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The ELD Mandate: Feeding the Reptile with Voluminous Electronic Data

November 06, 2017 BY DEF Admin

Jennifer Parrott’s and Melody Kiella's article has been featured in the DRI Trucking Law Committee Newsletter on October 26, 2017.

Five years ago, Congress passed the Commercial Motor Vehicle Safety Enhancement Act of 2012, which ordered the Secretary of Transportation to regulate commercial motor vehicles by requiring most of them to be equipped with electronic logging devices (“ELDs”) for purposes of improving compliance with hours-of-service regulations. 49 U.S.C. § 31137(a)(1). To comply with the statutory mandate, the Federal Motor Carrier Safety Administration (“FMCSA”) issued its final ELD mandate in 2015 requiring certain commercial vehicles to be equipped with ELDs (the “ELD mandate”). (See Electronic Logging Devices and Hours of Service Supporting Documents, 80 Fed. Reg. 78,292 [Dec. 16, 2015]). Controversy has surrounded the ELD mandate since its inception, including multiple challenges to the mandate by various groups within the trucking industry and the introduction of a bill seeking to delay the implementation of the ELD mandate by another two years. (ELD Extension Act of 2017, H.R. 3282, 115th Congress [2017-2018]; Bill Sullivan, ATA Opposes Efforts to Delay ELD Deadline, [Aug. 31, 2017]; OOIDA Files ELD Enforcement Petition With FMCSA, [Aug. 31, 2017]). While the controversy and debate surrounding the ELD mandate is not likely to go away any time soon, there is no doubt that use of ELDs throughout the trucking industry will change both the industry and the way that trucking claims are litigated.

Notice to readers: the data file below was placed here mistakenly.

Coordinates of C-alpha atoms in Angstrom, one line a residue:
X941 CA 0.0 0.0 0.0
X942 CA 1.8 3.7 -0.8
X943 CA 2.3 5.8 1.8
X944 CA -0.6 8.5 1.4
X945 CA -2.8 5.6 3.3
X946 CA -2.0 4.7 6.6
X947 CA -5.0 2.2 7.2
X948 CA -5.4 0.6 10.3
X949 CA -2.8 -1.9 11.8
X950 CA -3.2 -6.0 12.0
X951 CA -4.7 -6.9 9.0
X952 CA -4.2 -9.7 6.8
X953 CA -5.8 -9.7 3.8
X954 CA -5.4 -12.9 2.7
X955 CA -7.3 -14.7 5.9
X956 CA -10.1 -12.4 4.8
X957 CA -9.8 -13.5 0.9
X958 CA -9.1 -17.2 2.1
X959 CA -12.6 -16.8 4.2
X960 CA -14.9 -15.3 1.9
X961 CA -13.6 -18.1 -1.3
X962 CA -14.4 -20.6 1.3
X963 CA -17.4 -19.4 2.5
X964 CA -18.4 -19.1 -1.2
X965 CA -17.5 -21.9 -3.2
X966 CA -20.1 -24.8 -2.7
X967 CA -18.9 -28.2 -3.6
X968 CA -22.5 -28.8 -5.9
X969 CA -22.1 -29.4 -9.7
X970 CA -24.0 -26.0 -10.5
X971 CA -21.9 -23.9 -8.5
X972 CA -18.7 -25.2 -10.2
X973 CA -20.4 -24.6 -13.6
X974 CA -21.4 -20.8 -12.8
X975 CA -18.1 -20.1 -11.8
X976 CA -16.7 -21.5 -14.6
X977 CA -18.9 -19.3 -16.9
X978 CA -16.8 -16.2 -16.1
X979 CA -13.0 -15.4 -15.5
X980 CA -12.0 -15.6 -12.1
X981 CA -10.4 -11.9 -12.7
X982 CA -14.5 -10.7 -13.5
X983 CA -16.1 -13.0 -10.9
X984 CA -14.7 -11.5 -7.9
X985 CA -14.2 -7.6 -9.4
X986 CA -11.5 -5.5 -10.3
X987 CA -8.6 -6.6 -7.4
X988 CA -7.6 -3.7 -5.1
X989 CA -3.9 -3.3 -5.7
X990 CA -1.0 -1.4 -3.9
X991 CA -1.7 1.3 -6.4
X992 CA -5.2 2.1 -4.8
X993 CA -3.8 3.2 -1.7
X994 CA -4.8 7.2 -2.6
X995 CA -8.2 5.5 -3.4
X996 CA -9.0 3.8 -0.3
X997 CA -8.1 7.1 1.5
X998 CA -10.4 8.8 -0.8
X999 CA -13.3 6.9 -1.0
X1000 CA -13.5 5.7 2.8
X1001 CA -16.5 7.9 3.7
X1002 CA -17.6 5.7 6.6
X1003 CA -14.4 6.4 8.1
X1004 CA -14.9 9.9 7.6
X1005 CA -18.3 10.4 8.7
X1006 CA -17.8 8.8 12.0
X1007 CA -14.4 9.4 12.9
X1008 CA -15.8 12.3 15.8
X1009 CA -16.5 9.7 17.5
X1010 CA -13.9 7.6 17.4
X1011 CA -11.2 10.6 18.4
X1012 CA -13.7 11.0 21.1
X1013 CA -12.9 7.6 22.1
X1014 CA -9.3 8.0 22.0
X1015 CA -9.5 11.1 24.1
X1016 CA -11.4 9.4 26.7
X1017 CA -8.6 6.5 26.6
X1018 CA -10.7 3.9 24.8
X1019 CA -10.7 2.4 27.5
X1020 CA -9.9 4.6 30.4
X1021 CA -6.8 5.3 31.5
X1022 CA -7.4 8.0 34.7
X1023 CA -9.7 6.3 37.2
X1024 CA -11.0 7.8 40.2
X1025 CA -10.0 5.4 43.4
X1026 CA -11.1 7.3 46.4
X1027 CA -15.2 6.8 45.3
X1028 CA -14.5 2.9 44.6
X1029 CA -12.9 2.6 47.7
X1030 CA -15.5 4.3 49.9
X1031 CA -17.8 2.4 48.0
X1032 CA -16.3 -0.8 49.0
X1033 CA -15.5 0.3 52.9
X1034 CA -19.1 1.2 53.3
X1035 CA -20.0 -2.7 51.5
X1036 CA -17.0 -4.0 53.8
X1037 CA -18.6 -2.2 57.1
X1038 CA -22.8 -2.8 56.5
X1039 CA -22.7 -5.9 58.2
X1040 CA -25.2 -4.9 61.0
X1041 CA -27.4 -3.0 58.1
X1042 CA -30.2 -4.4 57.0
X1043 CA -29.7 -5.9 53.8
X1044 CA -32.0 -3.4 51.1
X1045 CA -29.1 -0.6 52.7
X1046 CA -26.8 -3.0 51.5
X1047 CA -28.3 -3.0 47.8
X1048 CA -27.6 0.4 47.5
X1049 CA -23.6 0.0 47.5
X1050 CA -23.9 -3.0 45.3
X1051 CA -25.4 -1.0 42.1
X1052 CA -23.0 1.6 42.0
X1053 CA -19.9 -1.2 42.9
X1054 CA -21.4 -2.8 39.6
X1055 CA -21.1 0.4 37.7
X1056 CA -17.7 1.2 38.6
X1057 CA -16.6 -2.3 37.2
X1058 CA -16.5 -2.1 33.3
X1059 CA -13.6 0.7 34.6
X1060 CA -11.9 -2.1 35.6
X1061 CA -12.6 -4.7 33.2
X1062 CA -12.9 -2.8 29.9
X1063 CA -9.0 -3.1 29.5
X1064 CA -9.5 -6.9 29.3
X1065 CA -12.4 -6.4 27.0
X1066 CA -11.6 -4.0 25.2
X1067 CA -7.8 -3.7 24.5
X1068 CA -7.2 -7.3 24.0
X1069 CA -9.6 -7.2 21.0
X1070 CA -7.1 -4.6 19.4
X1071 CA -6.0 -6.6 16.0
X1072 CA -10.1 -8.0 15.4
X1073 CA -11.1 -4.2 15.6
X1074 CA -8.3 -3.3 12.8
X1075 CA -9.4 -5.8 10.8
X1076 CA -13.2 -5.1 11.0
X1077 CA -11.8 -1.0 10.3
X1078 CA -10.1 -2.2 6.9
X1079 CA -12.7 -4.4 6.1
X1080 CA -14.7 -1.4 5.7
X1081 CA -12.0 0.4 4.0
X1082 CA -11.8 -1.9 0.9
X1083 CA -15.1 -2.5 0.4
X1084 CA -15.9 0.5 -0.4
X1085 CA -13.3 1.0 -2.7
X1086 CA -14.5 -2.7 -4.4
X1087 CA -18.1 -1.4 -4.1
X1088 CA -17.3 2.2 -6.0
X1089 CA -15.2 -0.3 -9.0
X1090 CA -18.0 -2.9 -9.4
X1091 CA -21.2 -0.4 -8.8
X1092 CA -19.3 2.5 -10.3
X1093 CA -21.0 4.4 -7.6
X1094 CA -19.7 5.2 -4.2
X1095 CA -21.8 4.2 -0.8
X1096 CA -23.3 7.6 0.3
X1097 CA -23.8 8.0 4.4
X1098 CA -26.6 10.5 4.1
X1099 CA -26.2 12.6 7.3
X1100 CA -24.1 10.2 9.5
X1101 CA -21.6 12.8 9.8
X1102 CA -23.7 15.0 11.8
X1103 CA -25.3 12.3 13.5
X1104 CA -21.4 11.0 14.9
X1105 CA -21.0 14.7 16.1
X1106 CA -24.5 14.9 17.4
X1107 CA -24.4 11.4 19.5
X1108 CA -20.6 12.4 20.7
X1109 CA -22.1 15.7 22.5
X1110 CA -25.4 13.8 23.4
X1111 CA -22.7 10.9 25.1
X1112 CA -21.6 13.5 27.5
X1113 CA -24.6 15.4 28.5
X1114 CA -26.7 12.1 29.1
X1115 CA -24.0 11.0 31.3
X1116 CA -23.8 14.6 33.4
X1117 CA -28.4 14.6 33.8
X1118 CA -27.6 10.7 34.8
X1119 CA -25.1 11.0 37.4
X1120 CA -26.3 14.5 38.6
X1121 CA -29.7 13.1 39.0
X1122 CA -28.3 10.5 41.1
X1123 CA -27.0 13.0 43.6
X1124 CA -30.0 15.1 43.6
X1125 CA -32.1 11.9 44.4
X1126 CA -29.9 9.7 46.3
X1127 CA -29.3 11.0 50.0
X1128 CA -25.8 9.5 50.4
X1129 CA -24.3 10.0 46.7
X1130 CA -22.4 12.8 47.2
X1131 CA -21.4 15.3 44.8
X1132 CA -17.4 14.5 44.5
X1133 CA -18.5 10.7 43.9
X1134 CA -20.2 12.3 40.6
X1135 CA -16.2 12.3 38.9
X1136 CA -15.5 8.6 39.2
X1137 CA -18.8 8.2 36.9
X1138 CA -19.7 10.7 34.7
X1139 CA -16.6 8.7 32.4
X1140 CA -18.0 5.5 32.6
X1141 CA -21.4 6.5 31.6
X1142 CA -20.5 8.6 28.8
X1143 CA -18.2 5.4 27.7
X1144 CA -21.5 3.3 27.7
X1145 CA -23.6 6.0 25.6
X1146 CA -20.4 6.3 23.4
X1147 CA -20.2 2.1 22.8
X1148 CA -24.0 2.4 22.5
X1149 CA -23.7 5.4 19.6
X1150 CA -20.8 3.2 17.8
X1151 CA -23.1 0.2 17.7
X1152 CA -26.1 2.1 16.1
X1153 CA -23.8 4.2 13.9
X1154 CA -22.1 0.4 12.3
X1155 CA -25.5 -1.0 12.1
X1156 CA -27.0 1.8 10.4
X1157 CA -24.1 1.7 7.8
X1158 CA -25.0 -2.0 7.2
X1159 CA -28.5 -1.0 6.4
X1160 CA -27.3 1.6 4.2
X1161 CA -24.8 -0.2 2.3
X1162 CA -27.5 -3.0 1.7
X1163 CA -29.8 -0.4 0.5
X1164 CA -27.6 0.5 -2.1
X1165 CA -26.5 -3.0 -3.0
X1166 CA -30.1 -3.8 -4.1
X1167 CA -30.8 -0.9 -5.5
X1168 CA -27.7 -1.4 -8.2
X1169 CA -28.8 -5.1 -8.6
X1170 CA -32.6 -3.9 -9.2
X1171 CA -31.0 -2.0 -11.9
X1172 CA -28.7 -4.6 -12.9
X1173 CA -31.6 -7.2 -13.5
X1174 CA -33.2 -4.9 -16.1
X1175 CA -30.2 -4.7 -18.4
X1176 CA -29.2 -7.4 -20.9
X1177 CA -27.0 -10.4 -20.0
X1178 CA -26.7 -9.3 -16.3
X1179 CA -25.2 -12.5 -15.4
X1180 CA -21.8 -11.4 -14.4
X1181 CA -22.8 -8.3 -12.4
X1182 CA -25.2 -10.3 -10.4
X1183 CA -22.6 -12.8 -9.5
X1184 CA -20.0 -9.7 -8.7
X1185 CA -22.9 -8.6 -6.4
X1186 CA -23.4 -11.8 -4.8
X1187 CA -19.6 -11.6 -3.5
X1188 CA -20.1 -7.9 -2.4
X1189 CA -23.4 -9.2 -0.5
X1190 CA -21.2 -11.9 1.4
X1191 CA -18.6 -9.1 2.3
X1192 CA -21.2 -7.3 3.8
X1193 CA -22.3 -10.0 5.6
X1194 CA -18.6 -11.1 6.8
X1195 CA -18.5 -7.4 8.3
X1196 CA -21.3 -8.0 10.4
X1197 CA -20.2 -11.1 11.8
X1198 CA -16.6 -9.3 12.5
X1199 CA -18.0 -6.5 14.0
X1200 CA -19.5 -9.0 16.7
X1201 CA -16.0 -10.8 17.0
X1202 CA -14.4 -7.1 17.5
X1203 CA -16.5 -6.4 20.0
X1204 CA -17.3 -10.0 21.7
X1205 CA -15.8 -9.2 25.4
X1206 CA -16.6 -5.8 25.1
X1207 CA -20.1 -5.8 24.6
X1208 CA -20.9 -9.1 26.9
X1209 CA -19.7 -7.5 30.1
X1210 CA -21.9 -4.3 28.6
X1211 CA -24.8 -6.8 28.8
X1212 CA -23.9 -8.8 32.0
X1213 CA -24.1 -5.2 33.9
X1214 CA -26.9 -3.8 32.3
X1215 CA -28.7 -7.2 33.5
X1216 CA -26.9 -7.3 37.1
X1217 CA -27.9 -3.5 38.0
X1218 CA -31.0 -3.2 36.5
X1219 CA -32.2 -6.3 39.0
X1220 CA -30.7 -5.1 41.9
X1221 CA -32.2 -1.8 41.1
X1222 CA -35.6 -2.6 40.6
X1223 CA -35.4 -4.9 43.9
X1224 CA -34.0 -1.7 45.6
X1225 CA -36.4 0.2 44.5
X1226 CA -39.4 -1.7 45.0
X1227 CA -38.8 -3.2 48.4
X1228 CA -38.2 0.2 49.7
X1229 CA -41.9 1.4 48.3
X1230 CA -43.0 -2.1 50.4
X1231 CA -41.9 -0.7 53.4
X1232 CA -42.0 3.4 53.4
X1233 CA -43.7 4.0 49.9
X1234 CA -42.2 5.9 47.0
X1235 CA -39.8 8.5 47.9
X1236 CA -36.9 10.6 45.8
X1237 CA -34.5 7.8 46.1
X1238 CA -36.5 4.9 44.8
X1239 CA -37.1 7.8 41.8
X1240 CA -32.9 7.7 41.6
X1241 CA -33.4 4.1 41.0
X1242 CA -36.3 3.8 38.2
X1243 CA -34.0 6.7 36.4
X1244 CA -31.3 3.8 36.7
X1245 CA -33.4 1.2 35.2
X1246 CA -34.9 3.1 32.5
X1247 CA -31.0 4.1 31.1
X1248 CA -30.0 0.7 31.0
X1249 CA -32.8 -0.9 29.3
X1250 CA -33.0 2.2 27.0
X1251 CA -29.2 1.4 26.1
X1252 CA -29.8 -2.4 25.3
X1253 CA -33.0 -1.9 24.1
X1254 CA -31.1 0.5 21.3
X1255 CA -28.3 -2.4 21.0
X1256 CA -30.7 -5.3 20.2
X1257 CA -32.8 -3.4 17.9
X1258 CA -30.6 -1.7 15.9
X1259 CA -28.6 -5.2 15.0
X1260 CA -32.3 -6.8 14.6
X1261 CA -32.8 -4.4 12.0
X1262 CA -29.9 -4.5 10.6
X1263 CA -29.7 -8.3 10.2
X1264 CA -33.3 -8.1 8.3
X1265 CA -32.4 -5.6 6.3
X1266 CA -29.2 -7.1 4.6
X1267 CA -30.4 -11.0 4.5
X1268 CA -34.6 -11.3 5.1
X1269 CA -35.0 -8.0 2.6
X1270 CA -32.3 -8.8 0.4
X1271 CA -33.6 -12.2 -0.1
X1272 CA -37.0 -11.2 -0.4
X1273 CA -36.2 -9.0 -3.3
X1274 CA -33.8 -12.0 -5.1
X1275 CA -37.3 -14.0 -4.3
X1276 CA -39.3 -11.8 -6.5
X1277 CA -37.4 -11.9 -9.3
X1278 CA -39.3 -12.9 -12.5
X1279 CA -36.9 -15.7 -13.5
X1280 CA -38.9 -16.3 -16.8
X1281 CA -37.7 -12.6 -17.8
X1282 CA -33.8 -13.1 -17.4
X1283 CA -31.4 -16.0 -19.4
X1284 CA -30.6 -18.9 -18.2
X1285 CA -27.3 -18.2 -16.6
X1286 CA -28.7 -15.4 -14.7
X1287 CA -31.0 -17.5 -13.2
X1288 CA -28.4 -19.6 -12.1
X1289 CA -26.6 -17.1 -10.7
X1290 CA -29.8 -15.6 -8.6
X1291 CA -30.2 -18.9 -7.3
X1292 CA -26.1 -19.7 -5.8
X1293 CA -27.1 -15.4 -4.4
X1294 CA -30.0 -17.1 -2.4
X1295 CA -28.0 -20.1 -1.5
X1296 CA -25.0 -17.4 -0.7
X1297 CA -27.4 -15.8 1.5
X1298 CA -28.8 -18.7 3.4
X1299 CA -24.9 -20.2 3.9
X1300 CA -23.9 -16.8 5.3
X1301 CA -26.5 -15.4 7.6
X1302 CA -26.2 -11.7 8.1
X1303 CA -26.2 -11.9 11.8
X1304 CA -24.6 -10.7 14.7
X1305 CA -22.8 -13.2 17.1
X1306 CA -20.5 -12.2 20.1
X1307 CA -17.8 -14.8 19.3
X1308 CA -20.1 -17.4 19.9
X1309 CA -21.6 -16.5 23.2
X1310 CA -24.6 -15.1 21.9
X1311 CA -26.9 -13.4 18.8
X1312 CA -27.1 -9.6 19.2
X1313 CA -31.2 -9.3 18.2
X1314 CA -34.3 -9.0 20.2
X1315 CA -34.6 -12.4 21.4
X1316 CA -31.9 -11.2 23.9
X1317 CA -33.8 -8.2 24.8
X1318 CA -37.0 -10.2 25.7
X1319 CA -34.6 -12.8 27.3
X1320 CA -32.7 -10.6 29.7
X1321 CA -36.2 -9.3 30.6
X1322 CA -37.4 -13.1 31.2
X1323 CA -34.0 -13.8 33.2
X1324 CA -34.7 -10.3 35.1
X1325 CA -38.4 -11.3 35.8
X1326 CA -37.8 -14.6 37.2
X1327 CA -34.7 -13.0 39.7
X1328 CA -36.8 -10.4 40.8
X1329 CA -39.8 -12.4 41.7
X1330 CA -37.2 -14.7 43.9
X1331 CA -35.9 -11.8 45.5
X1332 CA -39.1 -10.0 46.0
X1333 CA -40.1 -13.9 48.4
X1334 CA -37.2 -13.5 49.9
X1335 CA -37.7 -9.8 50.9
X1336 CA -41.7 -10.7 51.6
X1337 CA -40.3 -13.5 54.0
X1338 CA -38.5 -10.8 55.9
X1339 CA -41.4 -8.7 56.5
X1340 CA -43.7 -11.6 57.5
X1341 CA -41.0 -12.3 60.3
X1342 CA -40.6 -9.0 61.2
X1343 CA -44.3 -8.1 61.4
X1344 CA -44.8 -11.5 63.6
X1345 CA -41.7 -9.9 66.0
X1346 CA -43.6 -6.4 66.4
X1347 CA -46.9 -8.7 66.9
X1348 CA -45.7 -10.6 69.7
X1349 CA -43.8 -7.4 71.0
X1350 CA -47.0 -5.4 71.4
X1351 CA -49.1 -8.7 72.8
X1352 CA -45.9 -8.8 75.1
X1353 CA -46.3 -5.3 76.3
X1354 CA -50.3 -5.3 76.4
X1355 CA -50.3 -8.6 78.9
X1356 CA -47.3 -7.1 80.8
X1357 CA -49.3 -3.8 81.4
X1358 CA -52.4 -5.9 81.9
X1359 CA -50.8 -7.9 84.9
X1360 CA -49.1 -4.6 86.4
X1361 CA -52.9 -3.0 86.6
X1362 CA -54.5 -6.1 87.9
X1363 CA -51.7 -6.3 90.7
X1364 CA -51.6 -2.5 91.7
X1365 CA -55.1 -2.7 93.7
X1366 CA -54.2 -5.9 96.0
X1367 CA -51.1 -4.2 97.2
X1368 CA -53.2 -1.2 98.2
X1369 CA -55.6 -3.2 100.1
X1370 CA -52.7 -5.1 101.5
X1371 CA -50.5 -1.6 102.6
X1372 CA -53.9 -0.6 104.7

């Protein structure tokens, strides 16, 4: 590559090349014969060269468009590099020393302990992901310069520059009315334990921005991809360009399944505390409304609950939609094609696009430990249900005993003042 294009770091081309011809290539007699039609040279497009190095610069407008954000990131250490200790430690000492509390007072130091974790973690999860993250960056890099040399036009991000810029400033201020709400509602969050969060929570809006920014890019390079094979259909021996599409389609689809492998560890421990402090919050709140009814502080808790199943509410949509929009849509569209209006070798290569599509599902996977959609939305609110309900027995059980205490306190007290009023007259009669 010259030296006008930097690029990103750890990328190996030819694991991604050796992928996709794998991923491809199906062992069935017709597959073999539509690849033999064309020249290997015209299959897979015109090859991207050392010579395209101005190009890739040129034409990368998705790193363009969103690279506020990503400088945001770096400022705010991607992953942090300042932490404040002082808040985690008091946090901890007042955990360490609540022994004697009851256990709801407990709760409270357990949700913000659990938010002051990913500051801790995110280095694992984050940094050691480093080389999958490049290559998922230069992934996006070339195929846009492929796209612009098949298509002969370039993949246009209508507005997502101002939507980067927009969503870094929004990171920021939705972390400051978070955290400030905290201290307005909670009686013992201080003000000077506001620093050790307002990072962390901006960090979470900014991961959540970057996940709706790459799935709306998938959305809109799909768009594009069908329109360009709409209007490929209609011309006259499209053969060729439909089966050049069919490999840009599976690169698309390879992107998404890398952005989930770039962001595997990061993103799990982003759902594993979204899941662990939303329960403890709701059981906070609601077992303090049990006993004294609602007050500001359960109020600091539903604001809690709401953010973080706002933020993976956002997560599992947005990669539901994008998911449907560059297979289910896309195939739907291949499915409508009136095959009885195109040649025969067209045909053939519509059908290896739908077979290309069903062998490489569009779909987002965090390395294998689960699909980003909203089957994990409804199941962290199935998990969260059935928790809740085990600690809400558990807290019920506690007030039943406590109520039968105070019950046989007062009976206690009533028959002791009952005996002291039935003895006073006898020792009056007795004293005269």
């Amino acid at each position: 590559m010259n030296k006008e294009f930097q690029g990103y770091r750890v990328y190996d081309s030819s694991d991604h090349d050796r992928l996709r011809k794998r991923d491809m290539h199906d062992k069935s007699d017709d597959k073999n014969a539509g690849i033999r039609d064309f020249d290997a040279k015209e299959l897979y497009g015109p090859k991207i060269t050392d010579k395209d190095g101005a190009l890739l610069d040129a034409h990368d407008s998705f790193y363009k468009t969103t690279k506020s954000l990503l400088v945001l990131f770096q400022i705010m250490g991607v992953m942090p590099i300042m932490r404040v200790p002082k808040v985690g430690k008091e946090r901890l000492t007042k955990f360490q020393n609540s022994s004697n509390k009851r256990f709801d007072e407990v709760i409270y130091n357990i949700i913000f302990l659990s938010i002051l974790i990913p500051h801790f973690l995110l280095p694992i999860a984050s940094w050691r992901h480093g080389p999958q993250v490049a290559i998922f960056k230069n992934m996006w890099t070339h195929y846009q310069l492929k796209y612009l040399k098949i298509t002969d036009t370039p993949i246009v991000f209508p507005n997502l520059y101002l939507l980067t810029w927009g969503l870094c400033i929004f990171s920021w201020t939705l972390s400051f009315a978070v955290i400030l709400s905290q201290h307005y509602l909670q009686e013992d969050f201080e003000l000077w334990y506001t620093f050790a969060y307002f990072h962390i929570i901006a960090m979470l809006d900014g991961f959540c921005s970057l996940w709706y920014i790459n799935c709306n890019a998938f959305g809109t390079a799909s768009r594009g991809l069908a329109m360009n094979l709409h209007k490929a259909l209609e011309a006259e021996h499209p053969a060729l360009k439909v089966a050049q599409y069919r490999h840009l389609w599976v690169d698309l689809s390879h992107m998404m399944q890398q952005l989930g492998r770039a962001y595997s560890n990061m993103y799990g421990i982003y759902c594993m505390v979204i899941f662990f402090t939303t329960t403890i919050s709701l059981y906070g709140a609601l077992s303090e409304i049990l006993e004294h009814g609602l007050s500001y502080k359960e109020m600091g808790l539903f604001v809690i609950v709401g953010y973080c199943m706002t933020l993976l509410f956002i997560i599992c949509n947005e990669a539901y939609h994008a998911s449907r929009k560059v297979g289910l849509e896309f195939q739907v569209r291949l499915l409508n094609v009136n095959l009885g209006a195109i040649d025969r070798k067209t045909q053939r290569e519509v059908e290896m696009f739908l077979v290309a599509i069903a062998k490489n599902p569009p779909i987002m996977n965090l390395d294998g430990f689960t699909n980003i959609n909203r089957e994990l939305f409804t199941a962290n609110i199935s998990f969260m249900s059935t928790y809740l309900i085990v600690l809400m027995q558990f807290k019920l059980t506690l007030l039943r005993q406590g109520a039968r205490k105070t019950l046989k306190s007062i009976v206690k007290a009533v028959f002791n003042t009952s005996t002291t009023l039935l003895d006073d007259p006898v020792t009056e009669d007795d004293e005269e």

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About the Authors


Jennifer Parrott focuses her practice in civil litigation and represents individuals, corporations, and insurance companies in state and federal courts. 

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Melody Kiella has been practicing law for over seven years. She specializes in all aspects of complex civil litigation and represents clients in connection with a broad spectrum of legal matters, including transportation/trucking law, personal injury, premises liability, catastrophic injuries, construction litigation, commercial litigation, breach of contract, and general liability. 

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